Quiz 14: Market Structures Iv: Contestable Markets

Business

Theory of firms: According to Ronald Coase, the firm's organizing activity is more efficient than market exchange. That is, if the individual wants to produce a car, then they need to get the spare parts from more than 2,000 suppliers, which lead to huge transaction cost. If the firm produces the car, then they will buy bulk amount of spare parts from different suppliers. This, in turn, reduces the transaction cost and time.Reason for multiple firms: Firms buying inputs from other firms for the following reasons: • Cost advantage : The cost of production would reduce if the firm employs specialization. Hence, the assembling firm can buy the spares from other firms that are specialized in producing that input at a lesser price than producing it on their own. • Reduce the capability of manager : When the firm concentrates on more than one product, then the managerial ability of coordination and communication declines, which causes diseconomies of scale.• Quality maintenance : When the firm concentrates on single goods production, then it can produce that good with the best quality due to specialization. • Multiple suppliers : A firm requires more number of spares to produce a complete product. Hence, it is not possible for a single firm to produce, since it involves more complications. Also, more number of suppliers are available in the market to supply those inputs at a lesser price.

Vertical integration: Vertical integration refers to the expansion of a firm into different stages of production so as to have control over their suppliers to reduce cost and improve efficiency. Example: The car manufacturing firm buys the inputs such as spare parts from different suppliers. After a certain period, the firm will buy some of the supplier firm's spare parts or it will start to produce some of the inputs on its own. Determinants of vertical integration: The vertical integration of the firm is determined by the following factors: • Ability of manager: The manager's ability to administrate the firm decreases as the number of firms increases. Hence, the vertical integration depends on the manager's ability to administrate the number of firms. • Cost of inputs: If the cost of inputs is higher than it produces itself, then it benefits the firm to adopt vertical integration. • Suppliers: If there is no sufficient number of suppliers in the market, then the firm should adopt vertical integration to avoid the shortage of inputs. • Quality: If the supplier can produce the inputs with high quality, then the firm should buy it from the supplier and vice-versa.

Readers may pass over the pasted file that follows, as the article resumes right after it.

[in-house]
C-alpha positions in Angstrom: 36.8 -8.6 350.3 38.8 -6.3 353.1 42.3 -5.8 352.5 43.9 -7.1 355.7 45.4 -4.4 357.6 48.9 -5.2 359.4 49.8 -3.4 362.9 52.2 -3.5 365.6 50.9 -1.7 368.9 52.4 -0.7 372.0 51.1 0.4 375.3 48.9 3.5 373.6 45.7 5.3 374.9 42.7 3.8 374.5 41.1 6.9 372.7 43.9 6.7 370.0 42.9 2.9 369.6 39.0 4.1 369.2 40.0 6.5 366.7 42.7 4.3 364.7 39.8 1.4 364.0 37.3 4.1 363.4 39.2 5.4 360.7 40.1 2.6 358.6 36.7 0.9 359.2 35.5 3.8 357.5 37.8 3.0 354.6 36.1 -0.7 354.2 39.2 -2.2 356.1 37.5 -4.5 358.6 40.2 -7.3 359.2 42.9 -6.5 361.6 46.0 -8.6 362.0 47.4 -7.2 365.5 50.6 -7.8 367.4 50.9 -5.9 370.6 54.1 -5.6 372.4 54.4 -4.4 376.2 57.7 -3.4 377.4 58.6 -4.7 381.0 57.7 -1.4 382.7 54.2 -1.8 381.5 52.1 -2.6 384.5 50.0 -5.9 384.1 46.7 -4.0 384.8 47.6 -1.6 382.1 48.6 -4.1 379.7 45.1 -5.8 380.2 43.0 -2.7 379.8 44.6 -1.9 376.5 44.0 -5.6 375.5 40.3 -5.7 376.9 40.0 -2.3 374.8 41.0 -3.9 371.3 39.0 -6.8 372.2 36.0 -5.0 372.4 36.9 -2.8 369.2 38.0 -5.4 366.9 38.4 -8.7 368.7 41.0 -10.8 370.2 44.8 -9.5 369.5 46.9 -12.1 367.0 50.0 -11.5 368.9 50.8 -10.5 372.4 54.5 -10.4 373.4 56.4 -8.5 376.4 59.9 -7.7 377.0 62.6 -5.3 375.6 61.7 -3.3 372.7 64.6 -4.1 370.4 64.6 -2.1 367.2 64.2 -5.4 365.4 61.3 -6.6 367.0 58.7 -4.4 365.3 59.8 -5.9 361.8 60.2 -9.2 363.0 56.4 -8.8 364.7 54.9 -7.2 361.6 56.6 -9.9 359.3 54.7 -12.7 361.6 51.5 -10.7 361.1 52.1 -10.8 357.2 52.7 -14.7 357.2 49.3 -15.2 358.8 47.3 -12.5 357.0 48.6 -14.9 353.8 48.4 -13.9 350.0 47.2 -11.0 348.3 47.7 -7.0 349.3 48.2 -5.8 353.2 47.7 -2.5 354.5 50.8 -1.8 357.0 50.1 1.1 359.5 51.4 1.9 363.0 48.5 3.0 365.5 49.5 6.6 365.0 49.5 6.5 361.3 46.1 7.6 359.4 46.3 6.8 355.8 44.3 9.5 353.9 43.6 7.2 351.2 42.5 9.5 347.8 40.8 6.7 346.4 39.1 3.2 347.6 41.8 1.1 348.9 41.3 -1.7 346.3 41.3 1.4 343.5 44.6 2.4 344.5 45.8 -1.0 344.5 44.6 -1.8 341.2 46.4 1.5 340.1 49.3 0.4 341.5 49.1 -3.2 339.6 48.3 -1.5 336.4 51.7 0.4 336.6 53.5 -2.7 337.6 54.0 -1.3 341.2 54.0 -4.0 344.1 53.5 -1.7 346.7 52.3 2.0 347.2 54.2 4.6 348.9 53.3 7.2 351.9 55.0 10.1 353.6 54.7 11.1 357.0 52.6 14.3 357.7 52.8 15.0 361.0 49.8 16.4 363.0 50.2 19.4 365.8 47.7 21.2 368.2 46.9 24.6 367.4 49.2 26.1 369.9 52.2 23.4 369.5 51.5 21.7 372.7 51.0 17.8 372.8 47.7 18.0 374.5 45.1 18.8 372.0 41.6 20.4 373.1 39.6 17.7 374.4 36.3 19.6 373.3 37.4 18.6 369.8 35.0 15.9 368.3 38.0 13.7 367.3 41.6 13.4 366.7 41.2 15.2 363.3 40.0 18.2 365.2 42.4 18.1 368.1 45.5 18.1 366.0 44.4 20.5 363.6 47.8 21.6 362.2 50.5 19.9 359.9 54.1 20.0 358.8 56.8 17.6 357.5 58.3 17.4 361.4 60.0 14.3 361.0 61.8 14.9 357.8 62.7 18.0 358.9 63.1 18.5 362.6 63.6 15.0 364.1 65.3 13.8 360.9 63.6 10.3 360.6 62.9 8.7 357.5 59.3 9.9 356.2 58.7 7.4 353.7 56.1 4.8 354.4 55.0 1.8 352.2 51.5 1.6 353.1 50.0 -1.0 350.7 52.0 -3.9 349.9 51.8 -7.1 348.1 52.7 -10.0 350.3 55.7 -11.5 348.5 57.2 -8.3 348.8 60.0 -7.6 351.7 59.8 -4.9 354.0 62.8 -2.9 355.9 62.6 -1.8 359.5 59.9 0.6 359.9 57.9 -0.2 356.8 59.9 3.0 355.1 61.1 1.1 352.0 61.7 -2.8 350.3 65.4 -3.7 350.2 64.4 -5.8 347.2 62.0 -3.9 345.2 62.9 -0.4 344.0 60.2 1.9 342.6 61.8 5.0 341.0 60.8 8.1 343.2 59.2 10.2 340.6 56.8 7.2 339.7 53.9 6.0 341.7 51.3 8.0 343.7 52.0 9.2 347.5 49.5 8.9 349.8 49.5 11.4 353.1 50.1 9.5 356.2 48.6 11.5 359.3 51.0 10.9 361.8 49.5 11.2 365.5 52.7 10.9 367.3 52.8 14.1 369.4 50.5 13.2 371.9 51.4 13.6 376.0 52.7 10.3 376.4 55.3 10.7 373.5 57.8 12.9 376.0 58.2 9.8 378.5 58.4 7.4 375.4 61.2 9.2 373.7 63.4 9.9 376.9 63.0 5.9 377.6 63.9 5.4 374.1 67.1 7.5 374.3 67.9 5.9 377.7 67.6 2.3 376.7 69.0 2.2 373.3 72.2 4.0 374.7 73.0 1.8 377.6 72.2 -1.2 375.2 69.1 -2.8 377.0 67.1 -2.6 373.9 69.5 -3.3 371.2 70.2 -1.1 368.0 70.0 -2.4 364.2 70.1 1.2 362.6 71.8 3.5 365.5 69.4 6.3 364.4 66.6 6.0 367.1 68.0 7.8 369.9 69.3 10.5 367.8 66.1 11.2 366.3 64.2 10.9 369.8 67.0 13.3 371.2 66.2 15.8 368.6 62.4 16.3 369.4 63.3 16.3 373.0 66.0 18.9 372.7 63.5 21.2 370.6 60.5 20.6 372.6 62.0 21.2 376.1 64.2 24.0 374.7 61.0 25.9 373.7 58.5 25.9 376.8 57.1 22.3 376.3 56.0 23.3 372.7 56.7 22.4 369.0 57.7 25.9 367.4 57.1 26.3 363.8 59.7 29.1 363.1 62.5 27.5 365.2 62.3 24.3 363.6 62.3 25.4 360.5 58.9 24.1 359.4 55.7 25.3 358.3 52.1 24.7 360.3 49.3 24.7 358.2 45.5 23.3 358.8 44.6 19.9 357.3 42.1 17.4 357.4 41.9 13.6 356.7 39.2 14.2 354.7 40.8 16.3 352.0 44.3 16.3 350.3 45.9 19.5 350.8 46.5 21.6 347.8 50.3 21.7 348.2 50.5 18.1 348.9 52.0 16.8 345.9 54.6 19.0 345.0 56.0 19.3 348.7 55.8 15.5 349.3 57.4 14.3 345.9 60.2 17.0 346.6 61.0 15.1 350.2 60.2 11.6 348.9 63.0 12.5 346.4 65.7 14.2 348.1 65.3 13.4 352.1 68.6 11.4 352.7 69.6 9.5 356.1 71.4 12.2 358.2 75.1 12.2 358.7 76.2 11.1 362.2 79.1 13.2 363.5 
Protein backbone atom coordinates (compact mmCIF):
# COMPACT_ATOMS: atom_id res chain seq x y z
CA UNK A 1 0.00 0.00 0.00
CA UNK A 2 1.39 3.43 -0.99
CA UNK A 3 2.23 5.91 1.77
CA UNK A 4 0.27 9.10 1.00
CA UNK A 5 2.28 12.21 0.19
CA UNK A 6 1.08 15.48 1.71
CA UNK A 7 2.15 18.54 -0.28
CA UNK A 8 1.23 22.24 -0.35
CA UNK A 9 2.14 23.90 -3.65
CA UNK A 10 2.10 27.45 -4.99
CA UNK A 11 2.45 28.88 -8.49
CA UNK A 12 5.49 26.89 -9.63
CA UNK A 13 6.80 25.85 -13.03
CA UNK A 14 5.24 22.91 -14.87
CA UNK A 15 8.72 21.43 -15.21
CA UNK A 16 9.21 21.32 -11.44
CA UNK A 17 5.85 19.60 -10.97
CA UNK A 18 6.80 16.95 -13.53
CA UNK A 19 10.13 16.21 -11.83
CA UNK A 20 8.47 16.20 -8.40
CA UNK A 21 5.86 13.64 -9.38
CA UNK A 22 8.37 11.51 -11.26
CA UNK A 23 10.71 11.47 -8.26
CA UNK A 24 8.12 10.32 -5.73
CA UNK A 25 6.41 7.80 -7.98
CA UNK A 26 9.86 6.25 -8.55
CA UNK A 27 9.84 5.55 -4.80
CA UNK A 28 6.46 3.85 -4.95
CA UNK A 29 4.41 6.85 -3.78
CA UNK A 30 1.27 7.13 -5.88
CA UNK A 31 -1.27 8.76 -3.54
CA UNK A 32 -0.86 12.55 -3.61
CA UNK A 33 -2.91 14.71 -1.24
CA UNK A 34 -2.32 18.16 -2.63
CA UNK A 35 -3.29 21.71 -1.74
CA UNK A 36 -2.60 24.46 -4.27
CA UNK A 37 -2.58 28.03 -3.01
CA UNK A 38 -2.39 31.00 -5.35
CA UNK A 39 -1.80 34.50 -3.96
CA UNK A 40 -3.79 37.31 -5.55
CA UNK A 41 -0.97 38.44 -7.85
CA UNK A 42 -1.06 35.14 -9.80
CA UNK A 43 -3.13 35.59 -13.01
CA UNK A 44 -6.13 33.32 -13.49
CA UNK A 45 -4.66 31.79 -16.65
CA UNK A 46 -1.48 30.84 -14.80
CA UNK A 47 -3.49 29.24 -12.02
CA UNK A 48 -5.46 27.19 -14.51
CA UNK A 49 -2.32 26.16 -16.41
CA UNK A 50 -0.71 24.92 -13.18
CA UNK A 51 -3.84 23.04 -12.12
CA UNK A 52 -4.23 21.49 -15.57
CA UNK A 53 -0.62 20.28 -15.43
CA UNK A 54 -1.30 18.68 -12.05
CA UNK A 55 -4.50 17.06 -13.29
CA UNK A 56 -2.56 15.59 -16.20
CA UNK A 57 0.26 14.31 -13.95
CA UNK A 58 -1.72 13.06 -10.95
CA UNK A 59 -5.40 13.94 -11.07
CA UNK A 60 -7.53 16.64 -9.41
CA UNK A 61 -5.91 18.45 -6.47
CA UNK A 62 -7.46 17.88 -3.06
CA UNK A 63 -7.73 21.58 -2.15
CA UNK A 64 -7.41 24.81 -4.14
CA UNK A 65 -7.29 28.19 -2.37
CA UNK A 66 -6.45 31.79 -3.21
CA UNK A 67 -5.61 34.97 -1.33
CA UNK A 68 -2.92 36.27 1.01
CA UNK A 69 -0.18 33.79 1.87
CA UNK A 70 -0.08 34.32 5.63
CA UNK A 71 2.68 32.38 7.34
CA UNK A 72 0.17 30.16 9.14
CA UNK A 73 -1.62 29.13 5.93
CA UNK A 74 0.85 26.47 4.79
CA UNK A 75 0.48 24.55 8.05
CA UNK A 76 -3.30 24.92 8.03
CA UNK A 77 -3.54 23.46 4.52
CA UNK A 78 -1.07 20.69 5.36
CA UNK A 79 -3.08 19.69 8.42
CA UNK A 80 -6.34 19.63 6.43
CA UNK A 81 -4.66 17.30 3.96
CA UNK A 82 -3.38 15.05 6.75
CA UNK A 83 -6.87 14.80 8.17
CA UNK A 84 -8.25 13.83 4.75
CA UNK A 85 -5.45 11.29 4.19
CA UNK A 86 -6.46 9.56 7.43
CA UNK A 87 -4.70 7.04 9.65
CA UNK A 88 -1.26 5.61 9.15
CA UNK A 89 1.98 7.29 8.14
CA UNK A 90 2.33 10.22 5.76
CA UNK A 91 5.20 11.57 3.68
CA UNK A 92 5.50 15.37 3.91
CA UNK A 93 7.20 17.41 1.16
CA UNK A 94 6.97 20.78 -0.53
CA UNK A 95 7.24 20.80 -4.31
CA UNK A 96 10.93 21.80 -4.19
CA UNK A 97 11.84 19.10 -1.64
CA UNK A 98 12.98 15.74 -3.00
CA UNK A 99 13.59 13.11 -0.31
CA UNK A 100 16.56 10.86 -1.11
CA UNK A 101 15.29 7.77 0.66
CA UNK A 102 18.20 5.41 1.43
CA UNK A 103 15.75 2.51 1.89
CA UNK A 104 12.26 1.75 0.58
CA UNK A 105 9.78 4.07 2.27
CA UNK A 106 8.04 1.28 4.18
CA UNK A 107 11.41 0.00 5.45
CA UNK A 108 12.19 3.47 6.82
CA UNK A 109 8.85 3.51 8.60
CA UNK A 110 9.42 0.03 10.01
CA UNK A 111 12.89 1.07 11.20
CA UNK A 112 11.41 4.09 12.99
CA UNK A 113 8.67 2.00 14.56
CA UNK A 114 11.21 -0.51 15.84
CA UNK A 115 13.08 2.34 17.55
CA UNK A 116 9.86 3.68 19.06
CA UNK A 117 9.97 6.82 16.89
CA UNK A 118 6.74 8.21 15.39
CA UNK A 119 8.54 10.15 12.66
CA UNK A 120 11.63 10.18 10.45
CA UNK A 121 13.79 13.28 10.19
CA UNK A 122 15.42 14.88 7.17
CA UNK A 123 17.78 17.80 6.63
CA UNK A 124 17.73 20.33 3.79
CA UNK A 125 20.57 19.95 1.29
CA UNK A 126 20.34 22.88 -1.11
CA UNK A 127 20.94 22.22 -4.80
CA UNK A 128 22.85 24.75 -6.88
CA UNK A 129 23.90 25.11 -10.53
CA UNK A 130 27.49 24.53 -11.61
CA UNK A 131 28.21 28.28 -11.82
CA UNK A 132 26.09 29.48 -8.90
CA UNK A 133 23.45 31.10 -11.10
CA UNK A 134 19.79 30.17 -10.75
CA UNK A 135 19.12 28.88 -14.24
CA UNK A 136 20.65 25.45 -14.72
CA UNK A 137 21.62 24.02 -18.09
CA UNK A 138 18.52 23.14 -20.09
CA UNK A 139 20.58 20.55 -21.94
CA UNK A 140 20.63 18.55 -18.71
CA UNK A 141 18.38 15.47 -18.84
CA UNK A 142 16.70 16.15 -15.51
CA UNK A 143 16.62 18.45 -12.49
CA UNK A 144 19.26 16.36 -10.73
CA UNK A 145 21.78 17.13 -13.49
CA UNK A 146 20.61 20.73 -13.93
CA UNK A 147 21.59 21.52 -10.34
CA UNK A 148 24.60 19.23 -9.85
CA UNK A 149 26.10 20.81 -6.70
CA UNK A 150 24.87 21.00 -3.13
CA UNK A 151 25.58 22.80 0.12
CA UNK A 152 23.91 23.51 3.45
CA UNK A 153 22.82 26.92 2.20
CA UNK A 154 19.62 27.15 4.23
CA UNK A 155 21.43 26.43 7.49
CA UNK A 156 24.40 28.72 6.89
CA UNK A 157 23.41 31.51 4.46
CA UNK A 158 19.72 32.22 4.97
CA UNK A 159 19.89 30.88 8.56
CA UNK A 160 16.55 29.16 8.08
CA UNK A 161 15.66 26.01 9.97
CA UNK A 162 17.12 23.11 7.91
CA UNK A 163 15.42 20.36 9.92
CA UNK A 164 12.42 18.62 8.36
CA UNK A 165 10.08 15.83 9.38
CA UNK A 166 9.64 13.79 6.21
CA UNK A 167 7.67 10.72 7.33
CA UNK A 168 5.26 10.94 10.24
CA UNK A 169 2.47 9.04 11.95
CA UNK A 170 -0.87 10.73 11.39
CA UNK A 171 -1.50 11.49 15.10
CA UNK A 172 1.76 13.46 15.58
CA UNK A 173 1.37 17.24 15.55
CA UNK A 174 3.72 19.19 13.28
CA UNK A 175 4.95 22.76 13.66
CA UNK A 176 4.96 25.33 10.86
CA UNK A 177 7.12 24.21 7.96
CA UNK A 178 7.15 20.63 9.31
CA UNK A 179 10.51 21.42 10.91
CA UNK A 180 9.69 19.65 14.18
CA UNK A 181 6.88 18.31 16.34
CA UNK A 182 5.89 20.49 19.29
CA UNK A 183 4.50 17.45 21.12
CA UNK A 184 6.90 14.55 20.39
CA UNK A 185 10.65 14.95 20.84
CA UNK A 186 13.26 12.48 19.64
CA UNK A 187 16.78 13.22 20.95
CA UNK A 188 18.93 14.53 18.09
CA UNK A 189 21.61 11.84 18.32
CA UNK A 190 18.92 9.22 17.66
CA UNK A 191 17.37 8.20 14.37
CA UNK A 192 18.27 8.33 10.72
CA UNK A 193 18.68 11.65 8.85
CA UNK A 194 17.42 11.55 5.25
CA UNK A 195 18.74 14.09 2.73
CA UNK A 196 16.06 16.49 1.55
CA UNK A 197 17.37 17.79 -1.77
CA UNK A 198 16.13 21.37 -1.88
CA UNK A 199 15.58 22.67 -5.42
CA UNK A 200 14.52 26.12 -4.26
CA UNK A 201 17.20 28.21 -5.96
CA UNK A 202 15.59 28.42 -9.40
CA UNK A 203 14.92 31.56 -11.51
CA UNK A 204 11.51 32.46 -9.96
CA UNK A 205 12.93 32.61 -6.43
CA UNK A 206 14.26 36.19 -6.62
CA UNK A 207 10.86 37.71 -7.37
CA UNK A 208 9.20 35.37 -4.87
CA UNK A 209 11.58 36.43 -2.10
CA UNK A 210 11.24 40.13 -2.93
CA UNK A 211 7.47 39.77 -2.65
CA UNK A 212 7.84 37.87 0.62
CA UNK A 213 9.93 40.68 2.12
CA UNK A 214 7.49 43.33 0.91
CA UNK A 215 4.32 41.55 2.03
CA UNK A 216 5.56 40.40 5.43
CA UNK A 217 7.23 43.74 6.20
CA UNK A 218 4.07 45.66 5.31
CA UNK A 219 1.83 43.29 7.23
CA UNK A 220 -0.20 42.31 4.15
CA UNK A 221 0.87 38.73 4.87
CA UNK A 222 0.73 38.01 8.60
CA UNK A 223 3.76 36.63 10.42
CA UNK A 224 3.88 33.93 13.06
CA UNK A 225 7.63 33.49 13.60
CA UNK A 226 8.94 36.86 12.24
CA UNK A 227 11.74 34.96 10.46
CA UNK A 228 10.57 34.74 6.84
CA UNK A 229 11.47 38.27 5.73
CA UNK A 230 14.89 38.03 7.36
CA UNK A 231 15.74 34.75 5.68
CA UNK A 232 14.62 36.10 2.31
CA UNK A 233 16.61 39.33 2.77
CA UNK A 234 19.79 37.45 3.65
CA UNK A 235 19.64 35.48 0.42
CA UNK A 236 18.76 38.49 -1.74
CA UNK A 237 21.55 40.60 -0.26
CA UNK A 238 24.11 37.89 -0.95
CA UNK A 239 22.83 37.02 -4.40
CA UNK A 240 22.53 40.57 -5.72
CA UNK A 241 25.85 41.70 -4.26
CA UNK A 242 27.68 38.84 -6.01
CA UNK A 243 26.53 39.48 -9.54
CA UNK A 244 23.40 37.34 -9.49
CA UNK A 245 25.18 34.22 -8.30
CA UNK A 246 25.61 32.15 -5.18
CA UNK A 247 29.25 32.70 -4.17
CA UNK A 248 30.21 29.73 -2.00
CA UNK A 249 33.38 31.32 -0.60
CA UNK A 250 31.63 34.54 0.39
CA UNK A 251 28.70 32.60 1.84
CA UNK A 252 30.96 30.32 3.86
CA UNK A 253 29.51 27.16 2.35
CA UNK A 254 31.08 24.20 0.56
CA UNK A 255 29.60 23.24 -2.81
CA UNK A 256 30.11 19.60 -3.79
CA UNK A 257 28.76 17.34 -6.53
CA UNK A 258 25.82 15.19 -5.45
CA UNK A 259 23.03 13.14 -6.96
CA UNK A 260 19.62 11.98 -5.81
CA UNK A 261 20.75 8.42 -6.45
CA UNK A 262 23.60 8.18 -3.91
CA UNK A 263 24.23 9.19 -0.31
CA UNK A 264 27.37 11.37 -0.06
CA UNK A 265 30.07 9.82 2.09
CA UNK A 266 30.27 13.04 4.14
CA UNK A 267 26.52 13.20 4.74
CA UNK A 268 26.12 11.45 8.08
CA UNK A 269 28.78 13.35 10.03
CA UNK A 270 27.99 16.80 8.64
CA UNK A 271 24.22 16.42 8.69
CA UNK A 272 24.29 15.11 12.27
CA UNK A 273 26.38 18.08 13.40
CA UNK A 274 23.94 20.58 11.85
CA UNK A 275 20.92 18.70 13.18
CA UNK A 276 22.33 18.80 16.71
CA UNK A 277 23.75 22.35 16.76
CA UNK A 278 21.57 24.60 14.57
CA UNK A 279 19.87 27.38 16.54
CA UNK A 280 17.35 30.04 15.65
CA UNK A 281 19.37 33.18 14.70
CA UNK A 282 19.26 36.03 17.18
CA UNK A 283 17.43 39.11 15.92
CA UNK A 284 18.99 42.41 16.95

Crude oil: Drilling and refining managed by two different firms: Company A buys crude oil from another firm and refines it instead of drilling crude oil on their own for the following reasons: • The manager may not be able to administrate the refinery and crude oil production. • The number of staffs may not be sufficient enough to manage the drilling and refining of crude oil on their own. • The cost of drilling crude oil on their own may be higher for company A than its crude oil suppliers. • The quality of company A's crude oil may be inferior to the crude oil supplied by its suppliers. Crude oil: Drilling and refining managed by a single firm: Company T can drill crude oil and refine it on its own for the following reasons: • It may have sufficient number of staffs to manage crude oil production and oil refinery. • The manager of company T can administrate both the units with efficiency and cost effectiveness. • Company T can produce better quality crude oil at low cost than buying input (crude oil) from other firms (suppliers).

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